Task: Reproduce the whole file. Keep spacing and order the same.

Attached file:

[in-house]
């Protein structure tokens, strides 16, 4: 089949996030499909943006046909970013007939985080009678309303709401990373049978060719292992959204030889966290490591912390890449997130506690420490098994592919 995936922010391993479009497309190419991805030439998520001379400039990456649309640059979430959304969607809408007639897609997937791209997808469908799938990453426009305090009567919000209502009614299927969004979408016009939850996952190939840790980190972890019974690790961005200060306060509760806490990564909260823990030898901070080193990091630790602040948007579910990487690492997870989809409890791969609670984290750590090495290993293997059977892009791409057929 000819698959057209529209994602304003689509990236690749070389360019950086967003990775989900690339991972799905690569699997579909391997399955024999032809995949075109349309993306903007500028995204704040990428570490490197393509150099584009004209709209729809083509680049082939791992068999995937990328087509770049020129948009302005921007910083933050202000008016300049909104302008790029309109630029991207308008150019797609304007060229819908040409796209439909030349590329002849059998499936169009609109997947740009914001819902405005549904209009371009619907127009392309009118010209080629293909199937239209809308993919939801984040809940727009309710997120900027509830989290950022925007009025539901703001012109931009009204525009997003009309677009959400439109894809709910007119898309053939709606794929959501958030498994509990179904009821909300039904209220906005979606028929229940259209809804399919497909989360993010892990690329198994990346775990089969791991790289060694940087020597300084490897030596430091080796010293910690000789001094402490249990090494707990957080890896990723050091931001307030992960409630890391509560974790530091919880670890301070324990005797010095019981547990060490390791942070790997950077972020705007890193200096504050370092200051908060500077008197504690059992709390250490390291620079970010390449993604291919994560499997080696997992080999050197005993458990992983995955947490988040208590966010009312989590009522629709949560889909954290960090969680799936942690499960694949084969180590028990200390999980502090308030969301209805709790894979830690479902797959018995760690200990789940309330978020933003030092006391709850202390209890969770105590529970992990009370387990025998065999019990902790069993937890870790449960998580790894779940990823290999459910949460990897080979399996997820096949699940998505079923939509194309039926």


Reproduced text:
[in-house]
């Protein structure tokens, strides 16, 4: 089949996030499909943006046909970013007939985080009678309303709401990373049978060719292992959204030889966290490591912390890449997130506690420490098994592919 995936922010391993479009497309190419991805030439998520001379400039990456649309640059979430959304969607809408007639897609997937791209997808469908799938990453426009305090009567919000209502009614299927969004979408016009939850996952190939840790980190972890019974690790961005200060306060509760806490990564909260823990030898901070080193990091630790602040948007579910990487690492997870989809409890791969609670984290750590090495290993293997059977892009791409057929 000819698959057209529209994602304003689509990236690749070389360019950086967003990775989900690339991972799905690569699997579909391997399955024999032809995949075109349309993306903007500028995204704040990428570490490197393509150099584009004209709209729809083509680049082939791992068999995937990328087509770049020129948009302005921007910083933050202000008016300049909104302008790029309109630029991207308008150019797609304007060229819908040409796209439909030349590329002849059998499936169009609109997947740009914001819902405005549904209009371009619907127009392309009118010209080629293909199937239209809308993919939801984040809940727009309710997120900027509830989290950022925007009025539901703001012109931009009204525009997003009309677009959400439109894809709910007119898309053939709606794929959501958030498994509990179904009821909300039904209220906005979606028929229940259209809804399919497909989360993010892990690329198994990346775990089969791991790289060694940087020597300084490897030596430091080796010293910690000789001094402490249990090494707990957080890896990723050091931001307030992960409630890391509560974790530091919880670890301070324990005797010095019981547990060490390791942070790997950077972020705007890193200096504050370092200051908060500077008197504690059992709390250490390291620079970010390449993604291919994560499997080696997992080999050197005993458990992983995955947490988040208590966010009312989590009522629709949560889909954290960090969680799936942690499960694949084969180590028990200390999980502090308030969301209805709790894979830690479902797959018995760690200990789940309330978020933003030092006391709850202390209890969770105590529970992990009370387990025998065999019990902790069993937890870790449960998580790894779940990823290999459910949460990897080979399996997820096949699940998505079923939509194309039926």